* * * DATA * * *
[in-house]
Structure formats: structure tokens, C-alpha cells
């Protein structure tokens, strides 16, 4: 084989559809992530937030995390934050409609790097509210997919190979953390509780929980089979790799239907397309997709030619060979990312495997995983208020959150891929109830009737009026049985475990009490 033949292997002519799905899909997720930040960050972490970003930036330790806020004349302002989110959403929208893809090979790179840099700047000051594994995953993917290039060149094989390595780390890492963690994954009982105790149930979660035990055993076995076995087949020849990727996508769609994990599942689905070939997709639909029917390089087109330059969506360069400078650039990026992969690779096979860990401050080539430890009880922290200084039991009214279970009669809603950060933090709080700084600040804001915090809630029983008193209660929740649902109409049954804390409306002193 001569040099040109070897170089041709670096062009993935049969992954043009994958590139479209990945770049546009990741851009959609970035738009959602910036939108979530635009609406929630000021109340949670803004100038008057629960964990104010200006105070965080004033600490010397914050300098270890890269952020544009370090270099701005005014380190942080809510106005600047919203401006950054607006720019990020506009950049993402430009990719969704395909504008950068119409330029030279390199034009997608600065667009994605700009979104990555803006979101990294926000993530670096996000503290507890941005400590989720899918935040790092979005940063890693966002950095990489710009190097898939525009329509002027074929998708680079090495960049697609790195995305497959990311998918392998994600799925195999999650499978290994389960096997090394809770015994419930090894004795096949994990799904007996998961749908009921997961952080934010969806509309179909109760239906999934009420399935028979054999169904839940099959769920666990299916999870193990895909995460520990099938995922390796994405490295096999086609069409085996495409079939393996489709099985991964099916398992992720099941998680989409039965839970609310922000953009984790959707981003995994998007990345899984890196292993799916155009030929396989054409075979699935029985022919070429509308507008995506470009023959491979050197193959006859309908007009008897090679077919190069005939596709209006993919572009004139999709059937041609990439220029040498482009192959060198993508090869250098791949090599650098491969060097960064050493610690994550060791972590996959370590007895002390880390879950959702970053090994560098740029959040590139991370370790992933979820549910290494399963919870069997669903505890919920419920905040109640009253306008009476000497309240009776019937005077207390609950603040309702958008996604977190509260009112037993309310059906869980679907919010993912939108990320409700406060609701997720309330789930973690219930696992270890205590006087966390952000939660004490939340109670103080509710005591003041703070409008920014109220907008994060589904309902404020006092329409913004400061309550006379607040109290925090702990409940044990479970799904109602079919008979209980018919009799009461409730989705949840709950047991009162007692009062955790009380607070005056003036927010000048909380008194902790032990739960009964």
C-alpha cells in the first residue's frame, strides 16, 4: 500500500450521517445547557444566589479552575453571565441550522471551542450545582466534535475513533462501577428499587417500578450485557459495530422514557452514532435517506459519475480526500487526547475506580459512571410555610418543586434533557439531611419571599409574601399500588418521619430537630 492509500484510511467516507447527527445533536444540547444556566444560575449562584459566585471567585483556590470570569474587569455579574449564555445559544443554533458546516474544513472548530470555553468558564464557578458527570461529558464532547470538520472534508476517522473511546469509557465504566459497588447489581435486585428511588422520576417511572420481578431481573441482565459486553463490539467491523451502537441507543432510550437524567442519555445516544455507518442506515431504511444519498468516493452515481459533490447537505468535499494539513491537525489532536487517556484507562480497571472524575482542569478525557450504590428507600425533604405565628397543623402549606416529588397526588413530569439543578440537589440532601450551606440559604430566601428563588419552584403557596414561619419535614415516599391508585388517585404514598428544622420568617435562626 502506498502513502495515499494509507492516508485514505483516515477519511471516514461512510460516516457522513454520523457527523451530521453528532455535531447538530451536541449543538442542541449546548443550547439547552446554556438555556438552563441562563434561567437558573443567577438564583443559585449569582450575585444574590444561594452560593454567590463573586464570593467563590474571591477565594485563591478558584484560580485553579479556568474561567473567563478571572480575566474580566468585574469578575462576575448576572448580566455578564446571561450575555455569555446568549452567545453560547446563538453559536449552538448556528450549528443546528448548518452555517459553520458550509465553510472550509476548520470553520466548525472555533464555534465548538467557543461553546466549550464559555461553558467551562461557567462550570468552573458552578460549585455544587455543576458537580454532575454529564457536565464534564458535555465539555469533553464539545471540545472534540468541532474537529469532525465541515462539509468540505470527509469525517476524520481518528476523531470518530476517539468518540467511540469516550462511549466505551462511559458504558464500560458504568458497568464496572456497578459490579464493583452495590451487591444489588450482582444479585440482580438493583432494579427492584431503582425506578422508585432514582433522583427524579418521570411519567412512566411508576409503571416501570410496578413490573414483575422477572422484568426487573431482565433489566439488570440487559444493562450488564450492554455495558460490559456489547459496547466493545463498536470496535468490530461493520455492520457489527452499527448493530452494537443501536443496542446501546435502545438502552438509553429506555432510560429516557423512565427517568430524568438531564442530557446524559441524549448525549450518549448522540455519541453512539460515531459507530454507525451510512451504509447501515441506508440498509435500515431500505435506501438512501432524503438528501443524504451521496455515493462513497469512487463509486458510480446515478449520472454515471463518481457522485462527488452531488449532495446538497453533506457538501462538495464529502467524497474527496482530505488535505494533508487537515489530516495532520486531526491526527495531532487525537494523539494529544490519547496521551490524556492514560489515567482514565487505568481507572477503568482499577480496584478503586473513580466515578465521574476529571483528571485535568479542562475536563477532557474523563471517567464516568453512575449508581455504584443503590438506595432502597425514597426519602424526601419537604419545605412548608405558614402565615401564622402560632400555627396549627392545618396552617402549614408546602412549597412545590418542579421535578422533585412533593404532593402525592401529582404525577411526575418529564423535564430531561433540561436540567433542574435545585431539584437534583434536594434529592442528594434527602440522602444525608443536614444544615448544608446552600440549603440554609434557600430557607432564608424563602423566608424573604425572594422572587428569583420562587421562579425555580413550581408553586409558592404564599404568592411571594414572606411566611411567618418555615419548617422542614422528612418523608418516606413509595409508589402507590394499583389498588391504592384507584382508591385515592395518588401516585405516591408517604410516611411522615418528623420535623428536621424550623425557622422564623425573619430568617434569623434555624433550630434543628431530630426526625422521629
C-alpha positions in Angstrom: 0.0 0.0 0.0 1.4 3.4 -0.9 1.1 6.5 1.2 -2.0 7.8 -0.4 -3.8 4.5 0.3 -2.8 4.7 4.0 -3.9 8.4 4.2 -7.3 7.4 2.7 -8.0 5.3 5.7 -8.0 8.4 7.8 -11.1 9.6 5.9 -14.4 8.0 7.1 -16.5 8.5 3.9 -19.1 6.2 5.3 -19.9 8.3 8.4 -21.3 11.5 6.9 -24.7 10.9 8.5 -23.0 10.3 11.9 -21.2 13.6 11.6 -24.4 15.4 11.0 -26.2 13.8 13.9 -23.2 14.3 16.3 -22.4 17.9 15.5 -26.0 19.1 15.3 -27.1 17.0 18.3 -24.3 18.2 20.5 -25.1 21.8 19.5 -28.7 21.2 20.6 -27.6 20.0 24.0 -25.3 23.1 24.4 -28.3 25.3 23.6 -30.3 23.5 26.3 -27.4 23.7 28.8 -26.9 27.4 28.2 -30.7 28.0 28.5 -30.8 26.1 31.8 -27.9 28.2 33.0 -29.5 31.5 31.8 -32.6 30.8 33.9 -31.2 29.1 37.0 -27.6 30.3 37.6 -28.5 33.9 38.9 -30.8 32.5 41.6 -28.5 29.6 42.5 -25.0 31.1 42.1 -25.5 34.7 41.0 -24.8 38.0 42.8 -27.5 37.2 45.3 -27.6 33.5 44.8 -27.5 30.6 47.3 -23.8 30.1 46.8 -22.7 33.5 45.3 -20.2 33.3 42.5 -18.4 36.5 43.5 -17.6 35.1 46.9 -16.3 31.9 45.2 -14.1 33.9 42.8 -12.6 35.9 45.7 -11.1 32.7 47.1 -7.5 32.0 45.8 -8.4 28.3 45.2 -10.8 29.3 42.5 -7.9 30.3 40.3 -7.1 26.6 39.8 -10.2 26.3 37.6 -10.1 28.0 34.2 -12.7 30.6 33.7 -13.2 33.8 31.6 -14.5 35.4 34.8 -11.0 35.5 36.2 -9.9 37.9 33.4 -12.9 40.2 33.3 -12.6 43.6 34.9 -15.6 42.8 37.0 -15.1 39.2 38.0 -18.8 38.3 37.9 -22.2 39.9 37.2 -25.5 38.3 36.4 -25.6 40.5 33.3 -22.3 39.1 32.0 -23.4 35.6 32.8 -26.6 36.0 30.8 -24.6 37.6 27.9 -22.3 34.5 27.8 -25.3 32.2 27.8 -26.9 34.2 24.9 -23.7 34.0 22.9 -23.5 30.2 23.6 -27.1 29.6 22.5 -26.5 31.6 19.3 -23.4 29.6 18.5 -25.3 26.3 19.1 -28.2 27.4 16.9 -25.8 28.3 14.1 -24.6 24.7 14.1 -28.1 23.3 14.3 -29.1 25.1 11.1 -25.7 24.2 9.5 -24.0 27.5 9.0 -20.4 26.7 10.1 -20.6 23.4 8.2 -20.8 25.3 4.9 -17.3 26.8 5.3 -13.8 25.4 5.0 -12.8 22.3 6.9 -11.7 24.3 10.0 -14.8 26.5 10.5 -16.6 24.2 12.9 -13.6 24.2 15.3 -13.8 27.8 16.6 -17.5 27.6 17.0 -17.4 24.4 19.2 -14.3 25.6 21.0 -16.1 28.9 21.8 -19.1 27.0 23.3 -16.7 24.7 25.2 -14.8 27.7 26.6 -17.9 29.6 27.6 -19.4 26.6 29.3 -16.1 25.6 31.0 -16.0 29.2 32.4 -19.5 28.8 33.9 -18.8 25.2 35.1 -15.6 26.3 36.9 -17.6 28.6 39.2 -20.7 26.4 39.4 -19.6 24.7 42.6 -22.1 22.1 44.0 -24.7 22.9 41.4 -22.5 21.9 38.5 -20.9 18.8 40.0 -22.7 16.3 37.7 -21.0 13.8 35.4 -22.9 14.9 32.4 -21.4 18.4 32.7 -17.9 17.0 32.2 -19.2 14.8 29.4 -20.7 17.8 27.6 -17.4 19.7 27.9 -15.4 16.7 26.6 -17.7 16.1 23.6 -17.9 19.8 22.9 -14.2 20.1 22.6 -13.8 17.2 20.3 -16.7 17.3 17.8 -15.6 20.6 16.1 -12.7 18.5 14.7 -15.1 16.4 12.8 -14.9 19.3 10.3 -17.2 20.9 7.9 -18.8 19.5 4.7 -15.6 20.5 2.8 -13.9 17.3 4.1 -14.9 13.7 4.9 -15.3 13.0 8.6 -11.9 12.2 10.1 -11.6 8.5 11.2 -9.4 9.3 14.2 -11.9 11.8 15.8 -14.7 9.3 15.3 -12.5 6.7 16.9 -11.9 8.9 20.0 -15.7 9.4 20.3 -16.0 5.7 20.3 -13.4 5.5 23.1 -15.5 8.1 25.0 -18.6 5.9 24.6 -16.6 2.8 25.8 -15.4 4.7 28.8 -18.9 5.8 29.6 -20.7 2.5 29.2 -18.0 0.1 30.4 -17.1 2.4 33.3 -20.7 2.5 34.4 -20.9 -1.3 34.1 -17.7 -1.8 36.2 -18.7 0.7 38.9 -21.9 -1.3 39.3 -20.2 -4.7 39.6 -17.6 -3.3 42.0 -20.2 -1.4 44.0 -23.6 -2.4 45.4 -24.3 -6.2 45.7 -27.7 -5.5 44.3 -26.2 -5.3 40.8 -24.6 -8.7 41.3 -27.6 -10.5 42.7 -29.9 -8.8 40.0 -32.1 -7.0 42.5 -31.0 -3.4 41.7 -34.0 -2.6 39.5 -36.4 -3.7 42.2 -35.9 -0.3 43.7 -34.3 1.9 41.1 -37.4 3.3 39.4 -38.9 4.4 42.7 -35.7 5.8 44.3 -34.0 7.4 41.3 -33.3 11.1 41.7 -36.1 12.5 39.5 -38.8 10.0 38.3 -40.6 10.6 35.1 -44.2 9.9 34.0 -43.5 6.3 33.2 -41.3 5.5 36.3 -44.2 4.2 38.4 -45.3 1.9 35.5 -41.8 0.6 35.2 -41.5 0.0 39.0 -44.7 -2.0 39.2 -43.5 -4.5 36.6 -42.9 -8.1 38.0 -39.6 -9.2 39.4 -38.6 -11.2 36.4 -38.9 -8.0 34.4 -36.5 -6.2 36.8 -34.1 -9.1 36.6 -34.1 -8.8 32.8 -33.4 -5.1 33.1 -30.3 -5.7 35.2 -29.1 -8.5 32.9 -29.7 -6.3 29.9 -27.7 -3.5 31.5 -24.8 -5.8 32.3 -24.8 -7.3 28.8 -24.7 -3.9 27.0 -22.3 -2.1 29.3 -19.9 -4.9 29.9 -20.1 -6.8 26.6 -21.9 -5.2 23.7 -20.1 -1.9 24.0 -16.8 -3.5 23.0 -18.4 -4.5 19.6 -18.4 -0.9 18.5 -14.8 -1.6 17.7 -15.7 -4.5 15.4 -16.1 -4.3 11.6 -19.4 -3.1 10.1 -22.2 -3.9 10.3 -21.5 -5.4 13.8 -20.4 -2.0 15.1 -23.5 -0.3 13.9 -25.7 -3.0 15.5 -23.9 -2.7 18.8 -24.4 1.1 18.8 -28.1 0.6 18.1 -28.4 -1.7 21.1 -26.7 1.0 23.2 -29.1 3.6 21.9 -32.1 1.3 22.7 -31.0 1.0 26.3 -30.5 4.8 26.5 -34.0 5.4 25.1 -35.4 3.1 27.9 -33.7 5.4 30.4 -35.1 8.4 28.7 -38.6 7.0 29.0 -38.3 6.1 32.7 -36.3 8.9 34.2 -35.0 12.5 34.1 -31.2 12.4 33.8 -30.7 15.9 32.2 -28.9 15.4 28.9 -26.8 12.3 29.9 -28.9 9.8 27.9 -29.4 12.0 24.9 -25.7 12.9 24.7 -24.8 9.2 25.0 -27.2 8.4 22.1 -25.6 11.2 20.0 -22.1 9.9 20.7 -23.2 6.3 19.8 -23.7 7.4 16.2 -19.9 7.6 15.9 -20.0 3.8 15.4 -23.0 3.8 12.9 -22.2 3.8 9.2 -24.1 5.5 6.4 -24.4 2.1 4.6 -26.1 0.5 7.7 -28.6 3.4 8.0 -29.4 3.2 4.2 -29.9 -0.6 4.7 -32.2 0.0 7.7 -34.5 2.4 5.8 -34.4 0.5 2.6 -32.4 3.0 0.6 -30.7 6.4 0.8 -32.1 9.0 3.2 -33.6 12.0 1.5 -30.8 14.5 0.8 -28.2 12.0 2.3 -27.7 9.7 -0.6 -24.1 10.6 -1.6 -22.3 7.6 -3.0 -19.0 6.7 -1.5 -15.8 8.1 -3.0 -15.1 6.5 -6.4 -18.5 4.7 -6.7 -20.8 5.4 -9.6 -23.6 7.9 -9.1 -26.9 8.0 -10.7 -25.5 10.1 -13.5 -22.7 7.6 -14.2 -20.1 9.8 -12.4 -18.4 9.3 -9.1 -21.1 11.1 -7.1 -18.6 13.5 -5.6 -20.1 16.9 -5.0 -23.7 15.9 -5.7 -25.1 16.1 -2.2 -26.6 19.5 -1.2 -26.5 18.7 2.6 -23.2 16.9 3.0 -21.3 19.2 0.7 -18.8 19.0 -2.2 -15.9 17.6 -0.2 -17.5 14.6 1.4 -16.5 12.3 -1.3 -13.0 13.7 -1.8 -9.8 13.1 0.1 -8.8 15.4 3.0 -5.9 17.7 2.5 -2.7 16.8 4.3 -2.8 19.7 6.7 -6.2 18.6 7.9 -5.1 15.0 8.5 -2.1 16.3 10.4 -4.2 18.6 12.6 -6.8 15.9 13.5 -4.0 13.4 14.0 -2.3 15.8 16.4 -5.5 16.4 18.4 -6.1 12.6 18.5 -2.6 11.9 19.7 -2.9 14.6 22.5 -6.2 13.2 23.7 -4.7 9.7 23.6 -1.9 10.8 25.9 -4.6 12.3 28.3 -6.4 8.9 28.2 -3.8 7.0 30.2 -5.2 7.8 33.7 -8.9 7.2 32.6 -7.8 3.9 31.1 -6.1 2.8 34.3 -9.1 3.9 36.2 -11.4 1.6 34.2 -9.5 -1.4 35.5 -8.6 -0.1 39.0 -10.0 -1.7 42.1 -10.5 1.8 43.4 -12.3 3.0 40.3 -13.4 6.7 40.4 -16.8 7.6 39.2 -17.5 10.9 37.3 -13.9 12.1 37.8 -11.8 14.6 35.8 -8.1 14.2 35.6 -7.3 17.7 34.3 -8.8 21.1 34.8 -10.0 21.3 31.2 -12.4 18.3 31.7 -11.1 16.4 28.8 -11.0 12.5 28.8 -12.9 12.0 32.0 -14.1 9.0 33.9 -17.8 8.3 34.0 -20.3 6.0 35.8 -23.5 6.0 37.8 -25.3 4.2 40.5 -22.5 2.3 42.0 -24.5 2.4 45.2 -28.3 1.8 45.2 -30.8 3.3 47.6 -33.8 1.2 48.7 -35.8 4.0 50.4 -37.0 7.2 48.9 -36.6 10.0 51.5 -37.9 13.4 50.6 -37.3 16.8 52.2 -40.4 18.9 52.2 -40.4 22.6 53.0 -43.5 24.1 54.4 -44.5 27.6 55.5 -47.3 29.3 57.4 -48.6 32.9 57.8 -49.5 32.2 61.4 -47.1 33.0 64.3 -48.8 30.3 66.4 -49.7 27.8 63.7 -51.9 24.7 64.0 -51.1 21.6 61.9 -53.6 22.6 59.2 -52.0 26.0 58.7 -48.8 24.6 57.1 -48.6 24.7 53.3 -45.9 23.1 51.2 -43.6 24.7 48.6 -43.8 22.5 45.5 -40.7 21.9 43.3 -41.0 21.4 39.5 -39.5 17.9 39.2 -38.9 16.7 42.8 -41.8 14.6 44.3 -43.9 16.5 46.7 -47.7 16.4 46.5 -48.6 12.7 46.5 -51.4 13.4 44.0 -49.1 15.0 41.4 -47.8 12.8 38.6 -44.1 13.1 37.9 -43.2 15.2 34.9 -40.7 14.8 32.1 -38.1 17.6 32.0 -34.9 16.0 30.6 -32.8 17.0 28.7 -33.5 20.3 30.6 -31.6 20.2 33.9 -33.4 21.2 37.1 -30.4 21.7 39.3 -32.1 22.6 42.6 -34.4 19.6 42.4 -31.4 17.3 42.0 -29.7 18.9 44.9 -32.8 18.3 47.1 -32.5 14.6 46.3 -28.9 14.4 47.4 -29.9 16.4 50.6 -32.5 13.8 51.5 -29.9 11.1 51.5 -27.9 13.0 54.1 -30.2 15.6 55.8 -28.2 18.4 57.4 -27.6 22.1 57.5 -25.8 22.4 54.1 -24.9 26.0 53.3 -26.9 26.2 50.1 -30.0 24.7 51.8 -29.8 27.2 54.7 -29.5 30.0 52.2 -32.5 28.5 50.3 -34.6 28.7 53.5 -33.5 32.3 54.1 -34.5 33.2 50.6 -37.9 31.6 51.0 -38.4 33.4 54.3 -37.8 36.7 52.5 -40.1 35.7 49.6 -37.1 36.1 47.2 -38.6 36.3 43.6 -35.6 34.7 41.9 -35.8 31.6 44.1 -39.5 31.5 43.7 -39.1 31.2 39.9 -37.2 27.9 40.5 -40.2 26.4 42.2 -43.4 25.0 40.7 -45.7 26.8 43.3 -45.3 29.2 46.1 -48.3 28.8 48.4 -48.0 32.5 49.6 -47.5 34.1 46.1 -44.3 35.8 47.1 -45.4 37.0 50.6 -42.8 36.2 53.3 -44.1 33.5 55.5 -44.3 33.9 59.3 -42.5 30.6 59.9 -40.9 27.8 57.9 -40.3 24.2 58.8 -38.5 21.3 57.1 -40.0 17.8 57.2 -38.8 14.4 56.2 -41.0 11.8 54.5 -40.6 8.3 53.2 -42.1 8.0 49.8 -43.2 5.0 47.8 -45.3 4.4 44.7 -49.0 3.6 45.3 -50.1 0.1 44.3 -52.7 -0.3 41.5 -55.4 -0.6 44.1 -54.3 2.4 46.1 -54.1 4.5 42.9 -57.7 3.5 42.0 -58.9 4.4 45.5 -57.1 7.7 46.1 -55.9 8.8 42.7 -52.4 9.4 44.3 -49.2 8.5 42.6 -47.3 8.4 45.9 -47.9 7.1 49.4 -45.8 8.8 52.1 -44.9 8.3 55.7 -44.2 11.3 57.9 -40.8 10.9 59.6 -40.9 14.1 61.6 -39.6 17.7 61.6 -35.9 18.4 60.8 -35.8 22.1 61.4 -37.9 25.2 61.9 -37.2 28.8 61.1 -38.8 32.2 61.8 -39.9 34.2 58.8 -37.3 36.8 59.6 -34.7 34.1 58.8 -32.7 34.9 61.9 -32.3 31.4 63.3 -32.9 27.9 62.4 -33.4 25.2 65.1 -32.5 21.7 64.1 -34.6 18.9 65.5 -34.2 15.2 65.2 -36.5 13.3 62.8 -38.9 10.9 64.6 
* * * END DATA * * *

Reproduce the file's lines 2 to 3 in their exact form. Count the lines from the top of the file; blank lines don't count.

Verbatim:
Structure formats: structure tokens, C-alpha cells
């Protein structure tokens, strides 16, 4: 084989559809992530937030995390934050409609790097509210997919190979953390509780929980089979790799239907397309997709030619060979990312495997995983208020959150891929109830009737009026049985475990009490 033949292997002519799905899909997720930040960050972490970003930036330790806020004349302002989110959403929208893809090979790179840099700047000051594994995953993917290039060149094989390595780390890492963690994954009982105790149930979660035990055993076995076995087949020849990727996508769609994990599942689905070939997709639909029917390089087109330059969506360069400078650039990026992969690779096979860990401050080539430890009880922290200084039991009214279970009669809603950060933090709080700084600040804001915090809630029983008193209660929740649902109409049954804390409306002193 001569040099040109070897170089041709670096062009993935049969992954043009994958590139479209990945770049546009990741851009959609970035738009959602910036939108979530635009609406929630000021109340949670803004100038008057629960964990104010200006105070965080004033600490010397914050300098270890890269952020544009370090270099701005005014380190942080809510106005600047919203401006950054607006720019990020506009950049993402430009990719969704395909504008950068119409330029030279390199034009997608600065667009994605700009979104990555803006979101990294926000993530670096996000503290507890941005400590989720899918935040790092979005940063890693966002950095990489710009190097898939525009329509002027074929998708680079090495960049697609790195995305497959990311998918392998994600799925195999999650499978290994389960096997090394809770015994419930090894004795096949994990799904007996998961749908009921997961952080934010969806509309179909109760239906999934009420399935028979054999169904839940099959769920666990299916999870193990895909995460520990099938995922390796994405490295096999086609069409085996495409079939393996489709099985991964099916398992992720099941998680989409039965839970609310922000953009984790959707981003995994998007990345899984890196292993799916155009030929396989054409075979699935029985022919070429509308507008995506470009023959491979050197193959006859309908007009008897090679077919190069005939596709209006993919572009004139999709059937041609990439220029040498482009192959060198993508090869250098791949090599650098491969060097960064050493610690994550060791972590996959370590007895002390880390879950959702970053090994560098740029959040590139991370370790992933979820549910290494399963919870069997669903505890919920419920905040109640009253306008009476000497309240009776019937005077207390609950603040309702958008996604977190509260009112037993309310059906869980679907919010993912939108990320409700406060609701997720309330789930973690219930696992270890205590006087966390952000939660004490939340109670103080509710005591003041703070409008920014109220907008994060589904309902404020006092329409913004400061309550006379607040109290925090702990409940044990479970799904109602079919008979209980018919009799009461409730989705949840709950047991009162007692009062955790009380607070005056003036927010000048909380008194902790032990739960009964």